SCHULTZ: Look. This is the job of the aides, to - when the president comes to them for advice, their job is to give him that advice and give it to him unvarnished...

INSKEEP: The job of the aides, yes, but what do you think about the president in that situation?

SCHULTZ: But - in this instance, I think Attorney General Barr, yesterday, said it very succinctly, that the president was very frustrated with this investigation. And in his capacity as president, he may remove members of the executive branch government lawfully. And that's within his powers as president of the United States. And Attorney General Barr was also very clear yesterday in saying that the White House cooperated fully with this investigation, transparently with this investigation, didn't exert executive privilege over any documents relating to this investigation and turned them all over to Mueller for inspection. So that...

INSKEEP: Very briefly - I'm sorry to interrupt. I'm so sorry.


INSKEEP: Time is short. But just very briefly, the president has claimed a total victory here. Should the president take the message from what he describes as an exoneration, that all of his conduct was appropriate?

SCHULTZ: Well, let's remember here that, you know, there was no criminal conspiracy found, no conspiracy found whatsoever, no criminal acts found whatsoever in this report. There was no criminal act found as obstruction. He held back on the obstruction. But remember. Rod Rosenstein, who folks around this country respect - Democrats and Republicans alike - made the same finding that Barr made. And if we recall, some of the Democrats - some of the president's opponents, you know, lauded Rod Rosenstein throughout this investigation and respected him. Thank you.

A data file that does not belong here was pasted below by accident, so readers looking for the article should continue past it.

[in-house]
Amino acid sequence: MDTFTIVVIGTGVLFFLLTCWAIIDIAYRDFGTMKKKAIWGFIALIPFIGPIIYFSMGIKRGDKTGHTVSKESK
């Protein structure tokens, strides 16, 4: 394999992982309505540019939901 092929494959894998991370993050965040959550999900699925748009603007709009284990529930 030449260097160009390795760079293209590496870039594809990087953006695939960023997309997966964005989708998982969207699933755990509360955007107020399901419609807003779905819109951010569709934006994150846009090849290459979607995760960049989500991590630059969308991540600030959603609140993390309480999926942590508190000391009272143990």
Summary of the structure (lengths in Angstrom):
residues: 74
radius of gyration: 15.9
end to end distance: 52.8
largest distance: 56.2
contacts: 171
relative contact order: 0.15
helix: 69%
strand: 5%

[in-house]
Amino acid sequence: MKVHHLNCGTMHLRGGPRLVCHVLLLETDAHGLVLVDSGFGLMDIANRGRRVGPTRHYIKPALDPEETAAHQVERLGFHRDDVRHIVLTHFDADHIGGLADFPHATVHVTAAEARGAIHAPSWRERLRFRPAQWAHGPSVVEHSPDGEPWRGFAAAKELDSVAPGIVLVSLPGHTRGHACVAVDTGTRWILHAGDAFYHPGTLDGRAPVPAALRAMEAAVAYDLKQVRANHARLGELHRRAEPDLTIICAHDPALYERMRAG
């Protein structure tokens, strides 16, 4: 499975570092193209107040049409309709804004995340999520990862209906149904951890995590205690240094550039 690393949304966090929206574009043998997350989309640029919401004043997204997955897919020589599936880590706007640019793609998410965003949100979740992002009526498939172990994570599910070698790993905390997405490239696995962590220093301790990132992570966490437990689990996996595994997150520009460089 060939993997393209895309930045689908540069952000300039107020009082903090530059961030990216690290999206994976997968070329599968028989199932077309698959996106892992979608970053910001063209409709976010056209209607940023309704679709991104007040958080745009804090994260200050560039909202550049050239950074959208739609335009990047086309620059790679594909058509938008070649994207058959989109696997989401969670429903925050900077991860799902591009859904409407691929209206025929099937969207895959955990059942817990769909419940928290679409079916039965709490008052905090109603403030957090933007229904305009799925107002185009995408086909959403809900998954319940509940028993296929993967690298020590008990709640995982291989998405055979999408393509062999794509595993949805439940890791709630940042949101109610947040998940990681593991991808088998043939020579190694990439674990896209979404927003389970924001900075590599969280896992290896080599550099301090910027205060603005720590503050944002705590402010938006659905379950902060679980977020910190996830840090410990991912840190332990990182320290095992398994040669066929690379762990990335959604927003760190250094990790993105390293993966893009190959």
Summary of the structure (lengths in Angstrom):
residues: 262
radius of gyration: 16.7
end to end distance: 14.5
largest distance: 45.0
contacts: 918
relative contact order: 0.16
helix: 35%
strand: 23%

INSKEEP: Hey, Mr. Schultz, thanks so much - appreciate it.

SCHULTZ: All right, take care. Bye-bye.

INSKEEP: Jim Schultz with the Cozen O'Connor law firm. He's in Philadelphia. NPR's Carrie Johnson, who covers the Justice Department, has been listening in. Carrie, what'd you hear there?

CARRIE JOHNSON, BYLINE: A few thoughts - first of all, this investigation, which lasted about 22 months, did uncover criminal conduct, of course, Steve. Robert Mueller's team has indicted many, many Russians for hacking American accounts and other election interference. And we also know that many associates of the president have been charged and have pleaded guilty, although some are fighting those charges. Many of them pleaded guilty to lying for conduct about their ties with Russia. Finally, this White House was not entirely cooperative. This investigating - investigation wanted the president to sit down for an interview. He refused. All he provided was written answers.

INSKEEP: Yeah. I guess we should note Attorney General Barr said the White House fully cooperated. But it is easy to read the Mueller report and find instances in which they did not give everything they were asked for.

JOHNSON: That's absolutely right.

INSKEEP: Carrie, thanks so much.

JOHNSON: My pleasure.

INSKEEP: That's NPR's Carrie Johnson. Transcript provided by NPR, Copyright NPR.